Ford Motor Co. may have been a step behind its competitors in focusing its full attention on the burgeoning Chinese market, but the delay was necessary, says Joe Hinrichs, group vice president and president-Asia/Pacific and Africa.

Before the auto maker could commit the necessary resources to China, it had to get its house in order, Hinrichs tells Ward’s.

“You go back to the last decade and we were focused on the transformation of our European and South American businesses and both were very successful,” he says.

Following that, Ford was distracted with the purchase of a number of European brands, including Volvo, Land Rover, Jaguar and Aston Martin, and its key North American operations were in disarray and needed attention.

“Then we had capital calls on too much of our business,” Hinrichs says. “So we decided we wanted to focus on Ford globally and we sold off all the other brands. All of that took a lot of our attention and resources, management and time.

“Because of fixing all those things and transforming the business model within Ford, we’re now in position to take advantage of the growth unlike any time in our history,” he adds.

Today, Ford is flourishing in China, with sales up 40% in 2010 to 582,467 units vs. like-2009. Demand is expected to grow again this year, but at a slower pace.

“The Chinese industry is growing this year, but not anywhere near the rate we’ve seen the last two years,” Hinrichs says, noting much of the expansion will be centered in lower-tier cities, where incomes remain on the rise.

To help drive growth, Ford will expand its product portfolio in China, which now consists of just five nameplates.

The auto maker already has begun exporting Edge cross/utility vehicles from its Oakville, ON, Canada, assembly plant, though Hinrichs remains mum on volume predictions.

“The CUV/SUV segment is growing in China and I think Edge will do well,” he says. “And it will be the first introduction of Sync (infotainment system) in Mandarin, so it will introduce new customers to the Ford brand and technologies.”

Ford also will introduce its line of direct-injected turbocharged EcoBoost engines to China, beginning with the Mondeo sedan.

Other models will follow, but Hinrichs declines to identify them or reveal whether they will be imported or built locally. “We have a lot of great multi-activity SUV/CUV types of vehicles at our disposal to bring to the market over the next several years.”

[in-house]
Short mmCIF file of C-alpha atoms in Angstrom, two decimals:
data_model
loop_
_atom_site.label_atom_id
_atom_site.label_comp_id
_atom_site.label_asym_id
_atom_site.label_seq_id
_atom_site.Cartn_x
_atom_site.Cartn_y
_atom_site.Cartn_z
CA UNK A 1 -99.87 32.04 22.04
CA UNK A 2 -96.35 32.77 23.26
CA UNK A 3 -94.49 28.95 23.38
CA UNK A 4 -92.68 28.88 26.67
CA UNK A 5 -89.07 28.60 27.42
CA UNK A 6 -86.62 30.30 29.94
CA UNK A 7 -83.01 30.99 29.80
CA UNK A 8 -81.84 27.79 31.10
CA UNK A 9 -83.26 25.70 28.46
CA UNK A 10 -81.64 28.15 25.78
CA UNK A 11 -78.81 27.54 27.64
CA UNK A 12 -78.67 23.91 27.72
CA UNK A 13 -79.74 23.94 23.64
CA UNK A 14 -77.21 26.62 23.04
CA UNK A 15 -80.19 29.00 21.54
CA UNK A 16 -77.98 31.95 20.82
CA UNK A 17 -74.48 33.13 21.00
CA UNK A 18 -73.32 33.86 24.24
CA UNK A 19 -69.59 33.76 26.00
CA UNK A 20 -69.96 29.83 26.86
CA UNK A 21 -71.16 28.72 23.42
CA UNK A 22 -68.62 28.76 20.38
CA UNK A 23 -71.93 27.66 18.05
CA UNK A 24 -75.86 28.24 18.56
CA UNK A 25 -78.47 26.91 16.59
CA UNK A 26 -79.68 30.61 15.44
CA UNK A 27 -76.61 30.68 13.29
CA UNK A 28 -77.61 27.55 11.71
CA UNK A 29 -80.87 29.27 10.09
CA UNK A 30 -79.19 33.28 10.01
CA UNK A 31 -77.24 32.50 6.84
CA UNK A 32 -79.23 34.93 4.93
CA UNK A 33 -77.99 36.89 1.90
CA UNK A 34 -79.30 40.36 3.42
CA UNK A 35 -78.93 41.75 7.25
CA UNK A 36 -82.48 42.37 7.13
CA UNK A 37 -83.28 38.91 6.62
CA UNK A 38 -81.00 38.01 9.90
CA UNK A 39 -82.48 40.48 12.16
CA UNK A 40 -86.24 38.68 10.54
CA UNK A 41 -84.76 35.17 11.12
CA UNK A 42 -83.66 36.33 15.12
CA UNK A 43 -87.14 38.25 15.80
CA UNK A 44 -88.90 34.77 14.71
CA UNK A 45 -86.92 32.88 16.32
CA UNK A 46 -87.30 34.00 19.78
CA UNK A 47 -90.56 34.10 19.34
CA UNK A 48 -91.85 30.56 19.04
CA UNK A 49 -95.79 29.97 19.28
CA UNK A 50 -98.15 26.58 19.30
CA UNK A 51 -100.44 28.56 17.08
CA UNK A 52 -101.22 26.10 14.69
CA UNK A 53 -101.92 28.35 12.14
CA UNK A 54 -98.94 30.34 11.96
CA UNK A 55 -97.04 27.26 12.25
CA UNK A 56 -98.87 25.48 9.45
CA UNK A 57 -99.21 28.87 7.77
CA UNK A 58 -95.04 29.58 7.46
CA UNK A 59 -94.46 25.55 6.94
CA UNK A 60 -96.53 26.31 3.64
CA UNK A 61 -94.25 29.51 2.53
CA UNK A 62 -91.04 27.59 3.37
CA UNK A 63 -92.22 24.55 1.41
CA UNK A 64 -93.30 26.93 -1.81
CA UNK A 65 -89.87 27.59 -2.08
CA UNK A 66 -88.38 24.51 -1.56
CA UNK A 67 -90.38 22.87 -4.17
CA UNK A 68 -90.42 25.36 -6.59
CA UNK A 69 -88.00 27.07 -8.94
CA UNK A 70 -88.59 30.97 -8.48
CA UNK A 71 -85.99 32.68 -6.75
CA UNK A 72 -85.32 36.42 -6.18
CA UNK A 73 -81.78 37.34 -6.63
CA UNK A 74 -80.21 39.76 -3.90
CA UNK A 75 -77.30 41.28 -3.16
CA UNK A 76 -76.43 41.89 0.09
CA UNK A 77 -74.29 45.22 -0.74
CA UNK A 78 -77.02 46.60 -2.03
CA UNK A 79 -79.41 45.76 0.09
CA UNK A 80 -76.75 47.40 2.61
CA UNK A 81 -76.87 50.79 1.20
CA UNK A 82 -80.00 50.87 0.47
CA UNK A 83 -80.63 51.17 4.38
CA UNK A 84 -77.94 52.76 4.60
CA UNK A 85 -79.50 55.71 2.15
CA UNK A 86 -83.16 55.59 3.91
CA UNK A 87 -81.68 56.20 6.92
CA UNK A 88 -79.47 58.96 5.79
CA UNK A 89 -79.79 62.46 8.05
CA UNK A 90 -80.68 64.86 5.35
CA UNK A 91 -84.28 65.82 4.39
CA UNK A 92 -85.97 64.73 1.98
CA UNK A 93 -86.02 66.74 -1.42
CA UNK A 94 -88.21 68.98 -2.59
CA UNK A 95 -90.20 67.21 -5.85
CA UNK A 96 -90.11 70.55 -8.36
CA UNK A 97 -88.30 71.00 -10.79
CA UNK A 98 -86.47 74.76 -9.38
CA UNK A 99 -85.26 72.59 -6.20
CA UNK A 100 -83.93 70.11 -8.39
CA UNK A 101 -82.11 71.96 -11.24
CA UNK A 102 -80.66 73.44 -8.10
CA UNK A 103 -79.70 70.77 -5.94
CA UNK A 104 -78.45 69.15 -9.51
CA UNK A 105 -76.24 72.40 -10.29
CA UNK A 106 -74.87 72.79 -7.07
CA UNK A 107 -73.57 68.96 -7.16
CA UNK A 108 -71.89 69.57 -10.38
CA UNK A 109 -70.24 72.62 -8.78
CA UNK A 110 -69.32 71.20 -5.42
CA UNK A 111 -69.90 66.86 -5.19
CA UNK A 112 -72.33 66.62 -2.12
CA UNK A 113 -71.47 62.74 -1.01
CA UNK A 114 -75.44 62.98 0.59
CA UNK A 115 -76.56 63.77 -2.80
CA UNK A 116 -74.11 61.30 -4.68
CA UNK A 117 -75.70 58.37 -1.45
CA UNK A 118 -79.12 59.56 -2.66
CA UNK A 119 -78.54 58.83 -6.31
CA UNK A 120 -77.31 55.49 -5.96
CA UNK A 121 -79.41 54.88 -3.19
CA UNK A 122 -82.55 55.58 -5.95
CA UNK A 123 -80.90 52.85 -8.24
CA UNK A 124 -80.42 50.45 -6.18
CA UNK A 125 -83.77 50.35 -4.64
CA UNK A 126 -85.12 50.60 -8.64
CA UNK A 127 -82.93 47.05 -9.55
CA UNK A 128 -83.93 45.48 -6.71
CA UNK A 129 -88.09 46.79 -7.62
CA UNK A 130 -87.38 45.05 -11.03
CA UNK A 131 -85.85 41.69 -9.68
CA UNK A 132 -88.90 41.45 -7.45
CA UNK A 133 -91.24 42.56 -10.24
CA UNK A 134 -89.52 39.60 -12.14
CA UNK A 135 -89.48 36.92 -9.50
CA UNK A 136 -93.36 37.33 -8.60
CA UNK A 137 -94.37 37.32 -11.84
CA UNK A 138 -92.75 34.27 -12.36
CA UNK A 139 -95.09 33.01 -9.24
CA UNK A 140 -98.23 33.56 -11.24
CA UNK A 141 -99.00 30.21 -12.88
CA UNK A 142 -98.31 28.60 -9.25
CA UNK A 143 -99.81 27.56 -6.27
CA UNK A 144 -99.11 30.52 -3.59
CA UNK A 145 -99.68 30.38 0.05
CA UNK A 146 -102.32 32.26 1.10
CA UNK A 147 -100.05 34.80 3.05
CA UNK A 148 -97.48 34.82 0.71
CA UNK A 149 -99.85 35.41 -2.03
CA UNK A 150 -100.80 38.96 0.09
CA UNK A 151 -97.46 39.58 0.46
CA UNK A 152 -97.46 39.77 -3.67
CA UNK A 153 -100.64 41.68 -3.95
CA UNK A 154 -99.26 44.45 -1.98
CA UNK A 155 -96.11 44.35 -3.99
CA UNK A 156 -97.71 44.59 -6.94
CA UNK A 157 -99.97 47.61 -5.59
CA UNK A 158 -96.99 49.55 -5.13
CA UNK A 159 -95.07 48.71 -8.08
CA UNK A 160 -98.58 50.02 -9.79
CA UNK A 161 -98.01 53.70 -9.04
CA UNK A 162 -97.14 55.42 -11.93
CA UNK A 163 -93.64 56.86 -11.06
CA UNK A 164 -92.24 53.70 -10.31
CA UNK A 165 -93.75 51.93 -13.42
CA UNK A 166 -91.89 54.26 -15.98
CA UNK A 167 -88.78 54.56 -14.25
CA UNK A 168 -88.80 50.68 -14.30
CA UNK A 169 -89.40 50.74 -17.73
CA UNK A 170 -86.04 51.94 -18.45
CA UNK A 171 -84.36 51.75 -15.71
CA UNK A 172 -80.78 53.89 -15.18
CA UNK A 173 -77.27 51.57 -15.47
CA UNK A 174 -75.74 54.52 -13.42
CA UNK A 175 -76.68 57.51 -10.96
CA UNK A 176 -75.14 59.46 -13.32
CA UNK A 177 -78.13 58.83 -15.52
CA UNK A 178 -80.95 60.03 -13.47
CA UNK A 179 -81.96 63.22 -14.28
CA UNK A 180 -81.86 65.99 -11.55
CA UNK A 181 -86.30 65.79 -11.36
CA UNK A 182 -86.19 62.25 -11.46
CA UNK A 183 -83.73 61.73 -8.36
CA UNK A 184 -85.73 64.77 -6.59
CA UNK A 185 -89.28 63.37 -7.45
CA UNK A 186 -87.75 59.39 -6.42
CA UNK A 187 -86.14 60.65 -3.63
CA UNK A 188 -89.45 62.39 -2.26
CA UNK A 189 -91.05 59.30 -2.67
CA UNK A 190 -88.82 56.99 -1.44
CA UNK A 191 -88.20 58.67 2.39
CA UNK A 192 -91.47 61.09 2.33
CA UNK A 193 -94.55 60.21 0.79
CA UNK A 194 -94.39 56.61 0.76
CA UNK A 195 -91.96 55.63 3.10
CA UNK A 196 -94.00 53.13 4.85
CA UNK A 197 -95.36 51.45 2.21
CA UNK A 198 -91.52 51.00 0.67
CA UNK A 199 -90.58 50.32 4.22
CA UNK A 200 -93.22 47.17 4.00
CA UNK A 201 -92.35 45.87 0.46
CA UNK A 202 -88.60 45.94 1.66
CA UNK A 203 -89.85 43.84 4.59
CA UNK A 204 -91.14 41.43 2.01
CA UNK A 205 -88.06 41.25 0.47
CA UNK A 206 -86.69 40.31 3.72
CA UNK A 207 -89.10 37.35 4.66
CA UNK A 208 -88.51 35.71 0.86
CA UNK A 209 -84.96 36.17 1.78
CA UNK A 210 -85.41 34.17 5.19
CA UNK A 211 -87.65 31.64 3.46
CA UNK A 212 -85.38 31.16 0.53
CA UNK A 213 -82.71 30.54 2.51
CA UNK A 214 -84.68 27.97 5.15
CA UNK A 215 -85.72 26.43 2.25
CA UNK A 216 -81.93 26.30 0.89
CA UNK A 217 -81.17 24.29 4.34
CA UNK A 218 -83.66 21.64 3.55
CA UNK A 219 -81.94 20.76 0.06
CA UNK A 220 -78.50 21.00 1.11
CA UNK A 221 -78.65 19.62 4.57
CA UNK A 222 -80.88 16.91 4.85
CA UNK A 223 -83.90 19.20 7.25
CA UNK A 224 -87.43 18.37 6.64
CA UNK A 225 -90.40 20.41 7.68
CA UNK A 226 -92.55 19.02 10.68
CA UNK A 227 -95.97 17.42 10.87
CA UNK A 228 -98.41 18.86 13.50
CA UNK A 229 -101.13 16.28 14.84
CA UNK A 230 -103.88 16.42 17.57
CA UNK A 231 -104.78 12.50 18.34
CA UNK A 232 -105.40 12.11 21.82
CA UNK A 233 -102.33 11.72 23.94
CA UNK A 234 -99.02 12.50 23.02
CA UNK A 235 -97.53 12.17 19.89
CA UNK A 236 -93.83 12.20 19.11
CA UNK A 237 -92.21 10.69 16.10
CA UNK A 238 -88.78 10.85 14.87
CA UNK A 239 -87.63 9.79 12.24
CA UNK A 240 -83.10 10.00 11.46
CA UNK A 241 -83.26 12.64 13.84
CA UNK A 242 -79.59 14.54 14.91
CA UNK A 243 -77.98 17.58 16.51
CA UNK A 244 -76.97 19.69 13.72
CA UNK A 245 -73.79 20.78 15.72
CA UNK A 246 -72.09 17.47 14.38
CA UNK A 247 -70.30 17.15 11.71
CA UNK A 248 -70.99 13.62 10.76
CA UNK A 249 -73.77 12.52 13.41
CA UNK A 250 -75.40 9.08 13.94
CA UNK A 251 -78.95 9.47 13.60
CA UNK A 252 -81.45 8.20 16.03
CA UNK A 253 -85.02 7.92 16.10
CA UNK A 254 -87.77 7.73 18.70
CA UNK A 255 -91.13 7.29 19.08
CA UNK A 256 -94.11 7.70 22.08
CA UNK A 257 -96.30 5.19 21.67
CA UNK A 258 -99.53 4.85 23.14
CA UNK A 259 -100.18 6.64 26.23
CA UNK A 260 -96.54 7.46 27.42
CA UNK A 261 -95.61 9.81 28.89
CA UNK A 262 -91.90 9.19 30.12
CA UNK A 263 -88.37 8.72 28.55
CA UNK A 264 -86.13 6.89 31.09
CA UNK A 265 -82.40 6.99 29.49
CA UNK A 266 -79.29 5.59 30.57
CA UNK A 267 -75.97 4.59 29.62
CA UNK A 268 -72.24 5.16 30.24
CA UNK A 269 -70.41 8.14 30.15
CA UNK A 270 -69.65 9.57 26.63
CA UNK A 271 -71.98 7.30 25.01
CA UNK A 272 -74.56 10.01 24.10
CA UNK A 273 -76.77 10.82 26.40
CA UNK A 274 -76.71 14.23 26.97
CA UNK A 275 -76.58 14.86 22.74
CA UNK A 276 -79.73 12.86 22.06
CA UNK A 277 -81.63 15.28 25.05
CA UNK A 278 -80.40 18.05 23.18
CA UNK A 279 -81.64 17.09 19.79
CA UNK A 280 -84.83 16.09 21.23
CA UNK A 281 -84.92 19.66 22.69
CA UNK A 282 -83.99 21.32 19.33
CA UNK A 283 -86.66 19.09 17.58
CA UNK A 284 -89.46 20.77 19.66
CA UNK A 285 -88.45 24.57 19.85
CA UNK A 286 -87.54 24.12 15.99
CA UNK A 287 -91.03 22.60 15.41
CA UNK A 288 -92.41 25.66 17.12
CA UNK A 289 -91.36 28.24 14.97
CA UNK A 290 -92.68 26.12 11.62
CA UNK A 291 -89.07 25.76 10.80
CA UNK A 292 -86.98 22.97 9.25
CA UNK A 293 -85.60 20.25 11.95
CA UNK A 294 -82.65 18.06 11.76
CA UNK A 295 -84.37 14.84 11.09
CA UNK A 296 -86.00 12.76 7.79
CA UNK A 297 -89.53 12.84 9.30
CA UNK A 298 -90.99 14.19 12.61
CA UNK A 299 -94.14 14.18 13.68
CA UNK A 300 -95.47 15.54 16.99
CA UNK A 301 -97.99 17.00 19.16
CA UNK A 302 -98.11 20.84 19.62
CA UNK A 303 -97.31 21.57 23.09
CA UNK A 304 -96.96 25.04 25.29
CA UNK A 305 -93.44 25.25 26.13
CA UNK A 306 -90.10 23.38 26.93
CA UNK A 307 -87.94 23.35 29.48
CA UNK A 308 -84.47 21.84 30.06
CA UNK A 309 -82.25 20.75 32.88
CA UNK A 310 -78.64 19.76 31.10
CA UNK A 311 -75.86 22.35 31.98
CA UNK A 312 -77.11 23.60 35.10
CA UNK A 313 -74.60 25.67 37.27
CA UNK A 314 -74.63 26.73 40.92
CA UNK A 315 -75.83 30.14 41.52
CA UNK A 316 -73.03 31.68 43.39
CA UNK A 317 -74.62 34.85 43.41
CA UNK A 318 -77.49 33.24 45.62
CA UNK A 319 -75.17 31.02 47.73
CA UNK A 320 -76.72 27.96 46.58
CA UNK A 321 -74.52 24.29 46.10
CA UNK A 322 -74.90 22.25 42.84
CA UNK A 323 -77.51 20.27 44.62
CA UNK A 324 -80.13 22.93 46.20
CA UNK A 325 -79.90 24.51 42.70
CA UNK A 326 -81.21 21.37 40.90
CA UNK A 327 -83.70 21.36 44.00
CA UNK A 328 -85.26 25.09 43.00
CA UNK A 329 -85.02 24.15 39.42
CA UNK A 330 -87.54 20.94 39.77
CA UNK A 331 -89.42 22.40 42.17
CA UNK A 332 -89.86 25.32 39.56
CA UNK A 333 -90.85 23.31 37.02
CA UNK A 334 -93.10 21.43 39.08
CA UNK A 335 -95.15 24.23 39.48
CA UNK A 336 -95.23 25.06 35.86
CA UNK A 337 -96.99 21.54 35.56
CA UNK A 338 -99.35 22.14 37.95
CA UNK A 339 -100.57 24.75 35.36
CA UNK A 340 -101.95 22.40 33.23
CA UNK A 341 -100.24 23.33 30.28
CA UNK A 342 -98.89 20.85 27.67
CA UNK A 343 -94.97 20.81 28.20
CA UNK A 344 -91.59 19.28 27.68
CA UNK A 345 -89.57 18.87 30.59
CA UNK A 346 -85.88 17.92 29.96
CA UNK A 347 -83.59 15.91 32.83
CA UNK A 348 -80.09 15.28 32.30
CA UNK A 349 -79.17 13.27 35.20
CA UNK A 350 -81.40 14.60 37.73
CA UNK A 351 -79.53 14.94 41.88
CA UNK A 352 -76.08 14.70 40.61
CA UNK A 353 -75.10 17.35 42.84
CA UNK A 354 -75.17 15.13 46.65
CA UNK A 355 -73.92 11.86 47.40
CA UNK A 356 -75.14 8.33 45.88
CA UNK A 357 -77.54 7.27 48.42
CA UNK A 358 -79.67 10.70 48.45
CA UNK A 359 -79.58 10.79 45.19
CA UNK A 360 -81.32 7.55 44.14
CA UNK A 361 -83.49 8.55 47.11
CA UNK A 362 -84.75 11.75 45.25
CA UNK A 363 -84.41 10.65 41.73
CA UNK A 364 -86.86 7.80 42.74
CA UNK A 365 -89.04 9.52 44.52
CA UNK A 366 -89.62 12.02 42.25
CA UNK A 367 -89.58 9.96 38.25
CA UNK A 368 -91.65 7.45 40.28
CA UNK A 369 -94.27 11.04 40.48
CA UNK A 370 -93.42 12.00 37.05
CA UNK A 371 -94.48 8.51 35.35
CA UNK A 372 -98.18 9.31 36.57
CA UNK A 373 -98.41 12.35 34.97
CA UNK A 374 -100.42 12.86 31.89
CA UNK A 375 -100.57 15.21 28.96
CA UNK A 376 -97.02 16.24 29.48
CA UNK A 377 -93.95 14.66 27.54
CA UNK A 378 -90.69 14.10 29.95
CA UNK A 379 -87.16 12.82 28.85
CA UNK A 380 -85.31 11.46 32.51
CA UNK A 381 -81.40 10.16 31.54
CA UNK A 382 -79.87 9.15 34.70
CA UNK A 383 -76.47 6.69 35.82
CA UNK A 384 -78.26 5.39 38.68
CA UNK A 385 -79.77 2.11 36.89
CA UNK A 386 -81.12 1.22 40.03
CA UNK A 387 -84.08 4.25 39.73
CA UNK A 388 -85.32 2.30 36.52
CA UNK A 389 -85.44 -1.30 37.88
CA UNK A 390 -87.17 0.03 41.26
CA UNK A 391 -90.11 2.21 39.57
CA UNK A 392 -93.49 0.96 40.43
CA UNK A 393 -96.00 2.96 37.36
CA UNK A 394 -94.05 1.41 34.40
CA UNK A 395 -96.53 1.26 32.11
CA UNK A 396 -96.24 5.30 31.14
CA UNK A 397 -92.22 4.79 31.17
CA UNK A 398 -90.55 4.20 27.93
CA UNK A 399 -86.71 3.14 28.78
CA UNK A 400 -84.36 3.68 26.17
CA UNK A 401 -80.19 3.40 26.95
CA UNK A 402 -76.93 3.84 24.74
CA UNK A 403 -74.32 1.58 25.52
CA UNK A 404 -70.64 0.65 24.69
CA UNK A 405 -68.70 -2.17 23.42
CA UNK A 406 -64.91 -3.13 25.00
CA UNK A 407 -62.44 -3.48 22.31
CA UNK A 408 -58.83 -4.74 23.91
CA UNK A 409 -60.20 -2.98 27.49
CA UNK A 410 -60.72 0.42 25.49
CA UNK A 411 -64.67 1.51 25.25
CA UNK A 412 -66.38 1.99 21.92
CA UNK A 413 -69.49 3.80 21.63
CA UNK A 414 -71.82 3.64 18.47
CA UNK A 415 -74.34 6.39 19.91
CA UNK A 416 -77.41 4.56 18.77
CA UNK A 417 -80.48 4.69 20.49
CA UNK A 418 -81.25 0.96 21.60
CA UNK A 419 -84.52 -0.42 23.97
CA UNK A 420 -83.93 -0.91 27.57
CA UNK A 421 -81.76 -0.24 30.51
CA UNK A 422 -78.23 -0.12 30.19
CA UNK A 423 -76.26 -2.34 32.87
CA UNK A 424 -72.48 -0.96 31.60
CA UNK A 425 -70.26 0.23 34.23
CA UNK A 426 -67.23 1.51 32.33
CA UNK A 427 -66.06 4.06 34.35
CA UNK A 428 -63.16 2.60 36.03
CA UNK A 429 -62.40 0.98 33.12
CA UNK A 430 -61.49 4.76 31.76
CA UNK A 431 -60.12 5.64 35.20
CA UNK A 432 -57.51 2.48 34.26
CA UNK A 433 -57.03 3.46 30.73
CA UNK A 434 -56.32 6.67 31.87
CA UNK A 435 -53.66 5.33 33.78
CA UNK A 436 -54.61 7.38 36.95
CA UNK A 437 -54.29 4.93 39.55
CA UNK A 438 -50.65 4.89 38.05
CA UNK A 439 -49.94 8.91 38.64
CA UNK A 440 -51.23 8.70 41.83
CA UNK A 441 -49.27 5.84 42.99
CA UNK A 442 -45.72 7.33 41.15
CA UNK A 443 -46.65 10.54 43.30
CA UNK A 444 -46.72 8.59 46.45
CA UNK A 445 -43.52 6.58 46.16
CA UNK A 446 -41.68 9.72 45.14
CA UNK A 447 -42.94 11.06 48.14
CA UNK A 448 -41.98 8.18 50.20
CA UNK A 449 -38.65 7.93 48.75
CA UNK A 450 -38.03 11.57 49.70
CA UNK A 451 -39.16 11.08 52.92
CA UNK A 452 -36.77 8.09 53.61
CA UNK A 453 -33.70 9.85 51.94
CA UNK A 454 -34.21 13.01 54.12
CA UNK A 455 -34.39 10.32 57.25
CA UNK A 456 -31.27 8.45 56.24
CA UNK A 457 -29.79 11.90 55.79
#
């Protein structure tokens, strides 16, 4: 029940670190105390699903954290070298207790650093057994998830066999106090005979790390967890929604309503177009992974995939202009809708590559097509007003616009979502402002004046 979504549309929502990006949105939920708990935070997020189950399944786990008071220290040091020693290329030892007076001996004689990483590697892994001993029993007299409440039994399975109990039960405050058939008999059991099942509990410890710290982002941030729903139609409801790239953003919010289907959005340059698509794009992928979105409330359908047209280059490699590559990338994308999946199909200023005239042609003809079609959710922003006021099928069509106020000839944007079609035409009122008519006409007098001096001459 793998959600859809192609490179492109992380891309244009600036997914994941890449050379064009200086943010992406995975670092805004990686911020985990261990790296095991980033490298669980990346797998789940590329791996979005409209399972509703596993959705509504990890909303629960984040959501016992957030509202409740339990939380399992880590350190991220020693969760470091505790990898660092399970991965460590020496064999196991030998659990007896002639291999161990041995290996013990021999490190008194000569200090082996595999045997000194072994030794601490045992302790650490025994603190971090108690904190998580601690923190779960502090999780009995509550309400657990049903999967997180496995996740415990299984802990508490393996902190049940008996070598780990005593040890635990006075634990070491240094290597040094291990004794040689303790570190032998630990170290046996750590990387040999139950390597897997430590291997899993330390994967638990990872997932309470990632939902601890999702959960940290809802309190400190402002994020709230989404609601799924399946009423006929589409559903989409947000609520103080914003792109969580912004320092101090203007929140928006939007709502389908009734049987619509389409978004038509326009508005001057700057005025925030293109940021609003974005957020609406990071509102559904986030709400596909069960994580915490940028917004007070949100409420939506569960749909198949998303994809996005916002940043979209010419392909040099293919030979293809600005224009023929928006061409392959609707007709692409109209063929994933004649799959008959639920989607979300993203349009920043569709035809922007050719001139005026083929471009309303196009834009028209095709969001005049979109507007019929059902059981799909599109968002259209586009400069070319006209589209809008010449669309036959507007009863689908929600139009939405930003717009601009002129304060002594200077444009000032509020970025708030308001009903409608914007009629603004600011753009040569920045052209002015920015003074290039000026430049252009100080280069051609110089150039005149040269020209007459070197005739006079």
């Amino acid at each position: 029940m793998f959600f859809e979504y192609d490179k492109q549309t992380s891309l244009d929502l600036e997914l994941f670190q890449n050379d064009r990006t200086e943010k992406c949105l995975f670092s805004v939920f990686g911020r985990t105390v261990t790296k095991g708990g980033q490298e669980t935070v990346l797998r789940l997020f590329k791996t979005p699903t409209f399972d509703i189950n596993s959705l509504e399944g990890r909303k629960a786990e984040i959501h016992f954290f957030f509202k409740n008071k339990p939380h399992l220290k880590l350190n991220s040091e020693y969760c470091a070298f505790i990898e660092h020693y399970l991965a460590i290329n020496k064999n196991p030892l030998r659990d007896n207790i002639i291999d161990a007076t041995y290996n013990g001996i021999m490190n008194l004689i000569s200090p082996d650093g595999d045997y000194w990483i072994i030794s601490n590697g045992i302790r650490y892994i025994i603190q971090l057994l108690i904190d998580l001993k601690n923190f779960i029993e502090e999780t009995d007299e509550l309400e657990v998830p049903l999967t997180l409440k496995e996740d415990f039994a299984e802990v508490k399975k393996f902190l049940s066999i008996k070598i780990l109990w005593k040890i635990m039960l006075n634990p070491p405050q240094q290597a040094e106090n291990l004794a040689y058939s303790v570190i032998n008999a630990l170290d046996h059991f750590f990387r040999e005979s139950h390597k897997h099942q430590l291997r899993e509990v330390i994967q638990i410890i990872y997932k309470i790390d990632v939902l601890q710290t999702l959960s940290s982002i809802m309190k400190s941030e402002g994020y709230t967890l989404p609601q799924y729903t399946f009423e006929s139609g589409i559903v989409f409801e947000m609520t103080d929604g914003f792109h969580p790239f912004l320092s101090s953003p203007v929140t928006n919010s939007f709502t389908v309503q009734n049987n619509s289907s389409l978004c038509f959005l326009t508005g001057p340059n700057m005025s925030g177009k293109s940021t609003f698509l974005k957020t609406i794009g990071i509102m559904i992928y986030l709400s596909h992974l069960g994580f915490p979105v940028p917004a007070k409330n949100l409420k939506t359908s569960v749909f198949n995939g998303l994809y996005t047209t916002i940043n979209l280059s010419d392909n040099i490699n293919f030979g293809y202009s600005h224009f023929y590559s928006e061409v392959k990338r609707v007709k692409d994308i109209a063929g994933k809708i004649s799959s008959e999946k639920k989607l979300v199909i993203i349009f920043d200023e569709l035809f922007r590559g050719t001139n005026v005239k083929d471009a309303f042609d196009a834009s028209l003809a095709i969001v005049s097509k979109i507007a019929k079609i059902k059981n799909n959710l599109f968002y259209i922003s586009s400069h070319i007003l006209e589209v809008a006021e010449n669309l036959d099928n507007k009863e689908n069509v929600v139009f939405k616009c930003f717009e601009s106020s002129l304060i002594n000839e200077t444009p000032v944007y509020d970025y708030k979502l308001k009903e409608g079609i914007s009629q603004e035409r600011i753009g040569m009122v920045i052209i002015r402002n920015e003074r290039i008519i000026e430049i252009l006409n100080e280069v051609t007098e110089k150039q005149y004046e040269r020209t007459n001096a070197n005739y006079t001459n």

Ford has said it will introduce more than 50 new vehicles and powertrains in the Asia/Pacific and Africa region by 2015.

“China is the biggest market in (the) Asia/Pacific and Africa, so you can assume a large number of those will be in China,” Hinrichs says.

There’s a good chance some of those vehicles will be built in China.

Last year, Ford and Chinese partner Jiangling Motors Corp. began construction of a $300 million greenfield plant in Nanchang for production of both Ford- and JMC-branded commercial vehicles.

However, Hinrich’s shoots down reports Ford will purchase JMC outright. The auto maker currently controls 30% of the Chinese JV.

Changan Ford Mazda Automobile, Ford’s passenger-car JV with Mazda Motor Corp. and Chongqing Changan Automobile Co. Ltd., recently inked a memorandum of understanding for a new $500 million engine plant in Chongqing, where a second CFMA assembly plant is under construction.

Hinrichs is vague about the future of the Ford-Mazda JV, which appears headed for a restructuring or break-up.

“We’ve said Changan, Mazda and Ford are exploring opportunities for setting ourselves up for growth in the future, and we’ve submitted a proposal to the (Chinese) government, but we haven’t gone into specifics or presented a timeline.”

To accommodate projected growth in China, Ford is expanding its dealership ranks quickly but cautiously, adding 100 showrooms in 2010 to take its total to 340.

“You’ll never see the number of dealers in China like you see in North America,” Hinrichs says. “Everyone is being a lot more cautious on the number of dealers we add.”

Since assuming his post in 2009 after years of serving in North America, Hinrichs says the most noticeable difference between the two regions is the frantic pace in China.

“The rate of growth is on a scale like nothing we’ve ever seen before,” he says. “China was 3 million units in 2003 and 18 million last year. Six times (the volume) in seven years. We’ve never seen anything like that.”

He also dispels any notion government intervention makes it difficult to drive sustainable growth.

“There is a lot of government involvement in the industry, but I wouldn’t say there are barriers.”

Intellectual-property protection remains a challenge, but shouldn’t be a deal-breaker, Hinrichs advises.

“It’s something you have to watch, but it’s not a reason not to do the right things for your business in China.”